Thursday, January 26, 2012

Undeath is boring

It appears that I need to take back all of the nice things that I said about Dead Island. In the span of another three hours of play it has regressed to little more than a Dead Rising/Call of Duty cross over. The melee combat was already iffy, but now that zombies are coming at me six and seven at a time the shortcomings are plainly (and painfully) visible. Judging distance is almost impossible and it really seems that a zombies arm can extend to impossible lengths while by tonfa with nails driven into it is a constant victim of Zeno's paradox. It certainly looks like I am close enough to hit them, but it always turns out that I miss by that much.

Dead Island has also managed to lose points for moving away from a recent outbreak to one that has been brewing for months. Zombies in a bright, sunny resort is unsettling. Zombies in a mostly destroyed city has been to do *ahem* death. This area has been destroyed long enough that industrious residents have set up shops and a gang of thugs has taken over the police station. Didn't Resident Evil 2 do this in 1998? The ransacked city looks like a leftover from either Call of Duty or Battlefield whatever, take your pick. I do not understand why the game has suddenly retreated from the one thing that made it interesting.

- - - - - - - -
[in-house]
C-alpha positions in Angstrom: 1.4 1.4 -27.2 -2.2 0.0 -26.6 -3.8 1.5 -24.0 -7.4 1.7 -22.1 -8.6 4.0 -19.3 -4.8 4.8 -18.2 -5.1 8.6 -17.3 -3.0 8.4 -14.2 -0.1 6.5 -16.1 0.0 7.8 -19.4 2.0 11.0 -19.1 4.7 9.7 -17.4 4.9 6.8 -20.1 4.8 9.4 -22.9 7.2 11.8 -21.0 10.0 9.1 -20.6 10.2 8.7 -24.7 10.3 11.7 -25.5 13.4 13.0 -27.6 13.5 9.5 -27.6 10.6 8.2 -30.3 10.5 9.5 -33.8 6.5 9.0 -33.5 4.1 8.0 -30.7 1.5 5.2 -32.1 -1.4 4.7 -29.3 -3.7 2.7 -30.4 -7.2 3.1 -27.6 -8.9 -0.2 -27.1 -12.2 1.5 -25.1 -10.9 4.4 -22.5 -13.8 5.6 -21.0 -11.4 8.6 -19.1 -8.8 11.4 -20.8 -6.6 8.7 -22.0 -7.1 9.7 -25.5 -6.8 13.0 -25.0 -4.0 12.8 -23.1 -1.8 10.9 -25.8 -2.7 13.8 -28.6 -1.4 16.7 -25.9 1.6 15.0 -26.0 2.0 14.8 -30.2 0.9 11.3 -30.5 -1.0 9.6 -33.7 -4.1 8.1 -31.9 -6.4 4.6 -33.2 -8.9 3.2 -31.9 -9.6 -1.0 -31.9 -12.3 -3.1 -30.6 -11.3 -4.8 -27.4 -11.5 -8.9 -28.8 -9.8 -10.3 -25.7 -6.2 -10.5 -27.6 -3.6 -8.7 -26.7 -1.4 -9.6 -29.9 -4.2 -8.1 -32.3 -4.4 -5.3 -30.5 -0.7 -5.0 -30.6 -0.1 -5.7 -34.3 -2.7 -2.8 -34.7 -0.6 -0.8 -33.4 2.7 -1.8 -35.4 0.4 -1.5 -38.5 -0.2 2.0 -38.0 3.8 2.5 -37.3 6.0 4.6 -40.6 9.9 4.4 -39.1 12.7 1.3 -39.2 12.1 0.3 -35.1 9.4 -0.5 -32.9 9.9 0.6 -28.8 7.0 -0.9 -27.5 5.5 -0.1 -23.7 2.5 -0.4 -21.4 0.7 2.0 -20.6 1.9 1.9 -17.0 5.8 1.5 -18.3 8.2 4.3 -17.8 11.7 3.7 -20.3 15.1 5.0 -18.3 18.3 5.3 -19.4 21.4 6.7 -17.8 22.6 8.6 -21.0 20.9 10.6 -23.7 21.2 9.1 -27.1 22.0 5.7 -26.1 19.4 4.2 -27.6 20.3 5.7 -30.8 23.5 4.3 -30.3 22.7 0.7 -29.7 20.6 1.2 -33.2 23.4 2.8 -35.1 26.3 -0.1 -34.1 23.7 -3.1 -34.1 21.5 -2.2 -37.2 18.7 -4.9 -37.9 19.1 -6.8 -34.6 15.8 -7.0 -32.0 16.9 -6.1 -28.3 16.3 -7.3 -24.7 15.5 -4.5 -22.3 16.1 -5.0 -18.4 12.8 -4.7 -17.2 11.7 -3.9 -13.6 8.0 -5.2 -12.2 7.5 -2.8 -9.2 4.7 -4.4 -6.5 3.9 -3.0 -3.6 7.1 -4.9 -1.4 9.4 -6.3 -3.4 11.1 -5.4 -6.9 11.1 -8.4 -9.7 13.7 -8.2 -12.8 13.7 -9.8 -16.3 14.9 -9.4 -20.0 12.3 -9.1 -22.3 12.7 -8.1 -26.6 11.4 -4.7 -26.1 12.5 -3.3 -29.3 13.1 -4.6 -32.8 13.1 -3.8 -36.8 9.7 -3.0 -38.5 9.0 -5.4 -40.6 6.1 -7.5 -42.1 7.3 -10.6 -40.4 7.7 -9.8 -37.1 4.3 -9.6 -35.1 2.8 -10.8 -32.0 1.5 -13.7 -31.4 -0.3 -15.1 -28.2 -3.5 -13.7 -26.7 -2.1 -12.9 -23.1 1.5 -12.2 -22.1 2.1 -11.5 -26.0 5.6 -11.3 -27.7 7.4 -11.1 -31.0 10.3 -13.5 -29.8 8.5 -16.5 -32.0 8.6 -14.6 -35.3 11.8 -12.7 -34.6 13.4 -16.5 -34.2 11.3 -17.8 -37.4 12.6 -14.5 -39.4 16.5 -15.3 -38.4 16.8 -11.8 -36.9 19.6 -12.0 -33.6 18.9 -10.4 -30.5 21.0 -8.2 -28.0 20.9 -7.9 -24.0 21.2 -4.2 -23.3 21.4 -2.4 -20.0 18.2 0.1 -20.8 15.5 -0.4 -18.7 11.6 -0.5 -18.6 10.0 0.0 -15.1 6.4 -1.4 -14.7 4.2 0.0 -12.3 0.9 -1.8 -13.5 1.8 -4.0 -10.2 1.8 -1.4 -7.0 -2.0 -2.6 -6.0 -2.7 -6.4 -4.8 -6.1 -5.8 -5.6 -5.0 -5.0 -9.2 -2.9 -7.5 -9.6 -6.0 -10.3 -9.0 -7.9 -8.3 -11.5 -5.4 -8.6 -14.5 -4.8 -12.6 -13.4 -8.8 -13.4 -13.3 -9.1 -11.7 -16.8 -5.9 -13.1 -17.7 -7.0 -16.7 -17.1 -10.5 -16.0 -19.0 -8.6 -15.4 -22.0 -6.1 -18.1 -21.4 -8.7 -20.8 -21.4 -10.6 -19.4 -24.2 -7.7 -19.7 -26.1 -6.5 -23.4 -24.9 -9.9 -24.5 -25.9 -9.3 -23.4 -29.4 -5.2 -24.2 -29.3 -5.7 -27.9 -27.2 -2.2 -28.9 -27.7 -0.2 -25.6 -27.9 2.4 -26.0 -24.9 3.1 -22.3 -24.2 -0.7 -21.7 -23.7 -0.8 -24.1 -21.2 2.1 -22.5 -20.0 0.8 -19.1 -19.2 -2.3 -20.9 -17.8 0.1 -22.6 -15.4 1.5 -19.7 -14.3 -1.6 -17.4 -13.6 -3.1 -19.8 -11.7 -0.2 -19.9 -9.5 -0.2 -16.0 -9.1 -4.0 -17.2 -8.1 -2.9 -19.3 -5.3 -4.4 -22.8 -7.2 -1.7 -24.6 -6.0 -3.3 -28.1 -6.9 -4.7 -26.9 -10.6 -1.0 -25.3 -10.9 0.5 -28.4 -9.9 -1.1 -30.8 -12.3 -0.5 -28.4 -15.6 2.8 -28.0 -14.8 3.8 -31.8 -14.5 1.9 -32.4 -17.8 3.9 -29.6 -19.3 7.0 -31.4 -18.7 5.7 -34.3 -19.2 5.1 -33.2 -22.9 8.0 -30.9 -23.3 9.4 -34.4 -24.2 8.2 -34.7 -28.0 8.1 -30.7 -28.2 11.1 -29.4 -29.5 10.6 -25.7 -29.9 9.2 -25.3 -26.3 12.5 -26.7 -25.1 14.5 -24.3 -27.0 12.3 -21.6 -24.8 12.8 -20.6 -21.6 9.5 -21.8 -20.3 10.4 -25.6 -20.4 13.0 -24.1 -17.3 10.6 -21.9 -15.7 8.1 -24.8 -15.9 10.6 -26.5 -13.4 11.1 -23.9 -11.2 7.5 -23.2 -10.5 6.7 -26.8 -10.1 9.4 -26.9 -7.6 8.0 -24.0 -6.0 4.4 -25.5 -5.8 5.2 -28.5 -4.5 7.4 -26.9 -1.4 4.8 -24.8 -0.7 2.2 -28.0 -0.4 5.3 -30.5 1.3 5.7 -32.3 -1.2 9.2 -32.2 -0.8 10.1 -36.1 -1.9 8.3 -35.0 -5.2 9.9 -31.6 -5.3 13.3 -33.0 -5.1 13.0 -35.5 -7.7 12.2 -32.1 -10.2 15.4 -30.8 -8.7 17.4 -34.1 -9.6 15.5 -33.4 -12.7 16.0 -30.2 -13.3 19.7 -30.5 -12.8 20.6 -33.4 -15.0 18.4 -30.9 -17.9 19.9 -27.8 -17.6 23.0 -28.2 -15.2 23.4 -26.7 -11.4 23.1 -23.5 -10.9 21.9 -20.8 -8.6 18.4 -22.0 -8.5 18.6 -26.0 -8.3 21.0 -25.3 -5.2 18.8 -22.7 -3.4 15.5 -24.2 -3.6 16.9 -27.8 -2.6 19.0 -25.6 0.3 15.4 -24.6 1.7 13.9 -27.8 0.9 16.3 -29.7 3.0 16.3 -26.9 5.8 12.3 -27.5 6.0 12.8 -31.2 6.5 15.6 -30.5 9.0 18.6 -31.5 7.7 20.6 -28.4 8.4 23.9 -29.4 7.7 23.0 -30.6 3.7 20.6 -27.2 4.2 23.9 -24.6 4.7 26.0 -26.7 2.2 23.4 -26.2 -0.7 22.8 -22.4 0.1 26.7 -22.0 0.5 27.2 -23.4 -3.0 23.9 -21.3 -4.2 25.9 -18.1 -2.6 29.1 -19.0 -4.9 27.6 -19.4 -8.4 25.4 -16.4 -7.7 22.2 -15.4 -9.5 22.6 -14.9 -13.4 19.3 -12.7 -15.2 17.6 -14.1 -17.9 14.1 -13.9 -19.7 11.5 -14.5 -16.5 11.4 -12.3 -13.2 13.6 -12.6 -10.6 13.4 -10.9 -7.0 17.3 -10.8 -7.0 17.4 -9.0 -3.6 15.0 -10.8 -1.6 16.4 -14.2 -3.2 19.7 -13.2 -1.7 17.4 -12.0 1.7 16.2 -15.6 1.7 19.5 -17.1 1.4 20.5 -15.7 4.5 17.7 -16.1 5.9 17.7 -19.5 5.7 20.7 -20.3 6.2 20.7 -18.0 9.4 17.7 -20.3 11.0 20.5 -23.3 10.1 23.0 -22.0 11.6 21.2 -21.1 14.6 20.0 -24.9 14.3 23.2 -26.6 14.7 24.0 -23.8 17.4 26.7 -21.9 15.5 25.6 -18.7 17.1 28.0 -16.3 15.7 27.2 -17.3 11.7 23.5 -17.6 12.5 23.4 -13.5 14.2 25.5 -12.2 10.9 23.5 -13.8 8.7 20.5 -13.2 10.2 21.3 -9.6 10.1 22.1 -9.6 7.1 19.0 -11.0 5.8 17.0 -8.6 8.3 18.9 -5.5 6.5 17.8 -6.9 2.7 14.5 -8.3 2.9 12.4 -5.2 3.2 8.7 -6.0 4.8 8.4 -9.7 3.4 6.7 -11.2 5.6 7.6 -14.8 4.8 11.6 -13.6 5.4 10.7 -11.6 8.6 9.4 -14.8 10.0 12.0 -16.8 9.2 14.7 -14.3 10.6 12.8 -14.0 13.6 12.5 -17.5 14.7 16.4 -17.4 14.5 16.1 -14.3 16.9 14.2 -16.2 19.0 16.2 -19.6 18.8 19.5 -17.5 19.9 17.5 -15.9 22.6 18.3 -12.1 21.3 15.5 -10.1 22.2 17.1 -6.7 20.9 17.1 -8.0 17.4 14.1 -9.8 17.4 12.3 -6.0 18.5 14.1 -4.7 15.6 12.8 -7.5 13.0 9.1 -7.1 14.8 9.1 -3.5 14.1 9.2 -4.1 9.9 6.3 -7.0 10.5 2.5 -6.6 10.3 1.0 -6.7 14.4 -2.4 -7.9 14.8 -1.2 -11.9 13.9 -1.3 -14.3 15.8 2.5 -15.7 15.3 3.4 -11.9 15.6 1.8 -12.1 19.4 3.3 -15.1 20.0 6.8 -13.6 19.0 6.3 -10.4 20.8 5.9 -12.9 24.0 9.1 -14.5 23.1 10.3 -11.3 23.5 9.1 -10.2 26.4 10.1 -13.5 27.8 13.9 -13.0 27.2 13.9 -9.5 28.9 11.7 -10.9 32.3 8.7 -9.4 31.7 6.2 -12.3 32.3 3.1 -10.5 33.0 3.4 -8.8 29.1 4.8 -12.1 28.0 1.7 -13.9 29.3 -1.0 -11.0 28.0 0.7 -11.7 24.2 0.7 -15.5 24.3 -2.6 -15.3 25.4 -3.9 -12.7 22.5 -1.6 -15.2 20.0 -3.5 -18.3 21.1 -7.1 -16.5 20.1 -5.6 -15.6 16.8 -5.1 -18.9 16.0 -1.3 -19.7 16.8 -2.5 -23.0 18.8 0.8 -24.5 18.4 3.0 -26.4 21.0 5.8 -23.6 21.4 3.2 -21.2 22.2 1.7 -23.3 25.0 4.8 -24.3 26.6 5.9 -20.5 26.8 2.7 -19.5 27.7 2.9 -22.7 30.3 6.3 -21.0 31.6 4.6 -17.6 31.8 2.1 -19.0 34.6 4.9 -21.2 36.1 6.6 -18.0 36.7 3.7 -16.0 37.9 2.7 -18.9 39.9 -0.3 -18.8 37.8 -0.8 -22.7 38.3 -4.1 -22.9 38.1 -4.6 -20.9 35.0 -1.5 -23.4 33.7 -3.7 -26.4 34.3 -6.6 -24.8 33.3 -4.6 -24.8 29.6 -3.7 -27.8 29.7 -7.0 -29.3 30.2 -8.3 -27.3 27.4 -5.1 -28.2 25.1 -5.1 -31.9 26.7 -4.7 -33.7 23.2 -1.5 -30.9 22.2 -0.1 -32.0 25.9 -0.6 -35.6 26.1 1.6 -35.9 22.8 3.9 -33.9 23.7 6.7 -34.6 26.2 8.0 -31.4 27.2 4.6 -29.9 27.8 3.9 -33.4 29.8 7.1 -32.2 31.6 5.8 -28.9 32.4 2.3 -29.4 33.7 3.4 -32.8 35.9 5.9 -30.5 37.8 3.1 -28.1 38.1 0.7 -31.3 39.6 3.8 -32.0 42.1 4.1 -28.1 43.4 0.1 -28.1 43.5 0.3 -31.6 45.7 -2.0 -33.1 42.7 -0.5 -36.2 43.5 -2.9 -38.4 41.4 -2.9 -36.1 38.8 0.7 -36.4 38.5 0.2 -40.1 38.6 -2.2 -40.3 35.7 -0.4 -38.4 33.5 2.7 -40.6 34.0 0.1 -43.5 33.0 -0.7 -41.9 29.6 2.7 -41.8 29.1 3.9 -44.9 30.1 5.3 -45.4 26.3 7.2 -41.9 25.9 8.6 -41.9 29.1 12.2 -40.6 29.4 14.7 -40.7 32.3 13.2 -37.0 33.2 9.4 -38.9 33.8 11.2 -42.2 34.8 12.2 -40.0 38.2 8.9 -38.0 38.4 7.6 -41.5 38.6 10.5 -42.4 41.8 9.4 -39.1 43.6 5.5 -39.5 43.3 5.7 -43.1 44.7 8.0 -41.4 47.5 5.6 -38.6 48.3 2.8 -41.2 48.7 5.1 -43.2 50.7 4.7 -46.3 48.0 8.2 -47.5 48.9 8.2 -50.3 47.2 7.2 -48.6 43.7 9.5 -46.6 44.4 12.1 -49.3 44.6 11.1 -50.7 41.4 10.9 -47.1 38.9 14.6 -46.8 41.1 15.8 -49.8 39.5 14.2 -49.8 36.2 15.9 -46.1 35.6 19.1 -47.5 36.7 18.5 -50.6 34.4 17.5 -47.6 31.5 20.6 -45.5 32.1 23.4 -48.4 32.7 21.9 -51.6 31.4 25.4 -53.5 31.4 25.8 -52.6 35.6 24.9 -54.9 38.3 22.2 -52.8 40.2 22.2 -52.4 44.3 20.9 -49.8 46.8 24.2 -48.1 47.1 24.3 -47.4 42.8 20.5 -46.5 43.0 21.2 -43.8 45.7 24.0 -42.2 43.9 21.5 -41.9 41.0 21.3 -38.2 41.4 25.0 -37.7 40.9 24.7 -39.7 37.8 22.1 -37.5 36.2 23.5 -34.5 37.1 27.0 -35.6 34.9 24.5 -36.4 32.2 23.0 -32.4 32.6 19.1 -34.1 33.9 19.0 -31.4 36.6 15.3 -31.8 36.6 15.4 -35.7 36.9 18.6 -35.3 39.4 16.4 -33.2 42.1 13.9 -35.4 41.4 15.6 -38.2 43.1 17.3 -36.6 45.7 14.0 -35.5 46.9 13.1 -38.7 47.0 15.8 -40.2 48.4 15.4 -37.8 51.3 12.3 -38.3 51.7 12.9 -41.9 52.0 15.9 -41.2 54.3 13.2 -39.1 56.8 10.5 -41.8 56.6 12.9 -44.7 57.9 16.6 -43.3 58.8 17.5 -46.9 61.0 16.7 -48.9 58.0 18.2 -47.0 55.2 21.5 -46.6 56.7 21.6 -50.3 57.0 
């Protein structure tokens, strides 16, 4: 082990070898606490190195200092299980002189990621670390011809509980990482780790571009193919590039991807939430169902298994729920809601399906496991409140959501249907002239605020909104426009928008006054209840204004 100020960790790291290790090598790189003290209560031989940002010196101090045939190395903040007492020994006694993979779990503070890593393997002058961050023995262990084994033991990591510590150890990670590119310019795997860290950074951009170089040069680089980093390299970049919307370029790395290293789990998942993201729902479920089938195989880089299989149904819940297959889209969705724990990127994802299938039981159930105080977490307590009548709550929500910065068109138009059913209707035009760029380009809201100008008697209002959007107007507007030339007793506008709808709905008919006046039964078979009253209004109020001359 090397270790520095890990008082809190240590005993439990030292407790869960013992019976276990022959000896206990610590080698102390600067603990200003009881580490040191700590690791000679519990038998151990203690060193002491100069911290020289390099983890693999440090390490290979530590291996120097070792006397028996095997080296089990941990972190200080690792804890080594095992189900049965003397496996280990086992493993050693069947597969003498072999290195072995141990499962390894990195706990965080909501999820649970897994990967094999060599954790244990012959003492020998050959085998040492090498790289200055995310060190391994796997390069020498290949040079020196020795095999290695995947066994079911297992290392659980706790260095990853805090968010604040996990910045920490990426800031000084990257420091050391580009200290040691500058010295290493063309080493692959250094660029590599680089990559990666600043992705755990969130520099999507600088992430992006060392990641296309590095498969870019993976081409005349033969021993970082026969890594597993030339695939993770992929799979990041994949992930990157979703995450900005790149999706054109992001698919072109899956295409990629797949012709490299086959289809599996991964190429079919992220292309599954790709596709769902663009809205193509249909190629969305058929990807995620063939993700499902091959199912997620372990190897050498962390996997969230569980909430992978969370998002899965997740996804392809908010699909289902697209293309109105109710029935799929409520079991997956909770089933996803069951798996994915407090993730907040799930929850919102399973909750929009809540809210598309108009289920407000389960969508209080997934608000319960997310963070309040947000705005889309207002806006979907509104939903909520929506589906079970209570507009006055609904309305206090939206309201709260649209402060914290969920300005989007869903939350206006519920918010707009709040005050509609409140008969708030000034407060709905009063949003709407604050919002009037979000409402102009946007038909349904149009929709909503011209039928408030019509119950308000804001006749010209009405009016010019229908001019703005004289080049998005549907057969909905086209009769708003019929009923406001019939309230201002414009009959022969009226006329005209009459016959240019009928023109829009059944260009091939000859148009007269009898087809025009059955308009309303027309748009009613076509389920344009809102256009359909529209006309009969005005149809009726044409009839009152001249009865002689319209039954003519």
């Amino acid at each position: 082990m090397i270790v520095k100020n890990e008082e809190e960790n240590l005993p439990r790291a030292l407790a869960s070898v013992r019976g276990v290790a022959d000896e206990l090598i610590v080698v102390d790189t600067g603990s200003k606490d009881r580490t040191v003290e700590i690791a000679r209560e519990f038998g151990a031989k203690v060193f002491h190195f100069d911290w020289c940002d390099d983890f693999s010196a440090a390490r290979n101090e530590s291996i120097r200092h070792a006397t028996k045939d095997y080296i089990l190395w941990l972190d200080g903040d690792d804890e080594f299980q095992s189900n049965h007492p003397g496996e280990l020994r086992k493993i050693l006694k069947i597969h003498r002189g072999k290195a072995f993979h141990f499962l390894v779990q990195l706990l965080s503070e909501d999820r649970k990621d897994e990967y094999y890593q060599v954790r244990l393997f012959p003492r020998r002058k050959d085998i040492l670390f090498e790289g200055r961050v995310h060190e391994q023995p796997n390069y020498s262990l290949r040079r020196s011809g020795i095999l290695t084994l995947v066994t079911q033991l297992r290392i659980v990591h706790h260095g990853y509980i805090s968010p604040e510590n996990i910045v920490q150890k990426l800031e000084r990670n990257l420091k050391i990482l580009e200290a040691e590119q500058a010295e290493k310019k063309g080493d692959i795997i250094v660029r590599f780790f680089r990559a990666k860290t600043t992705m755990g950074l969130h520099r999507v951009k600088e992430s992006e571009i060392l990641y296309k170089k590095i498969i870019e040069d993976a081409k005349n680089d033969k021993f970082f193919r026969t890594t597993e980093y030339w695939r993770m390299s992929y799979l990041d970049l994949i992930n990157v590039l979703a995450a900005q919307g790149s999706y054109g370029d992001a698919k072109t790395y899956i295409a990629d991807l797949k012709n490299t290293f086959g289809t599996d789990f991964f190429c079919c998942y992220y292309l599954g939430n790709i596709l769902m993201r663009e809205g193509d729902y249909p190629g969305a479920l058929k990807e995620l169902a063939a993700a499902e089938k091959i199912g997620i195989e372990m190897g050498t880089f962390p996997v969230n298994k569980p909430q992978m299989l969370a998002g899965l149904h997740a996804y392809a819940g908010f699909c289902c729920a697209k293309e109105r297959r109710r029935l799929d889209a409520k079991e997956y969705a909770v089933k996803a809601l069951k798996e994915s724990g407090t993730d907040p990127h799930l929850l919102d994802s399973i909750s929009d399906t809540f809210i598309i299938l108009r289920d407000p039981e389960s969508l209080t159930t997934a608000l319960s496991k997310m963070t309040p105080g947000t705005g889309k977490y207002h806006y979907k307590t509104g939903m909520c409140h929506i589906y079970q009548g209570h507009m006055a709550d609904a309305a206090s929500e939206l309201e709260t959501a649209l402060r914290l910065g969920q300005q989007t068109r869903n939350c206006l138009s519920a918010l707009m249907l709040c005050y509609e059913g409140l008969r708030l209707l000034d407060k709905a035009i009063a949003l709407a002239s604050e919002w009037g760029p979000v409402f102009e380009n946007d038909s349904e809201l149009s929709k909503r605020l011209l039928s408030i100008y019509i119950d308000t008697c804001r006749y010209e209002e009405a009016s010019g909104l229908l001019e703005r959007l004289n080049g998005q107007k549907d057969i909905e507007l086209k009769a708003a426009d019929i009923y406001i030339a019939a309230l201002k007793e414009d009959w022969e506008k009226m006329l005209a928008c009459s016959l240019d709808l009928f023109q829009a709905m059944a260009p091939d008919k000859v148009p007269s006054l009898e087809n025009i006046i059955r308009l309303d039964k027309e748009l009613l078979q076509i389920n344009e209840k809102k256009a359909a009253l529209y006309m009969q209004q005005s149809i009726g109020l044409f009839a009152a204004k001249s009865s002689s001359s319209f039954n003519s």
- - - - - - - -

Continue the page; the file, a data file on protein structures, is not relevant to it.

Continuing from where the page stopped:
Read this:

Then laugh.

Until we arrive and a 100% digital market a console will not survive if it completely prohibits the resale of games. Remember Sony's digital only PSP? How did that go?

This is not going to be some sort of rant on the violation of an owners right to do as they please with the items they own or a rabid defense of Gamestop's willingness to capitalize on this market (though both are very, very true). I am not even going to remind people that this would also be the end of the rental market. Instead, I will state this: used game are, more often than not, traded in towards the purchase of new titles. People who buy the used games do so because they are cheaper than the new ones. Kill the used market and the new market will suffer. Sony flirted with this for the PS3 and wised up. I have no doubt that Microsoft will do that same.

The only way to convince people to purchase a game that they can never get any money back from would be to halve the price, and even still if a game wasn't a AAA sequel it would suffer. Most gamers aren't collectors, so if their software suddenly loses all value after the first time it has been played than aren't going to buy any more.

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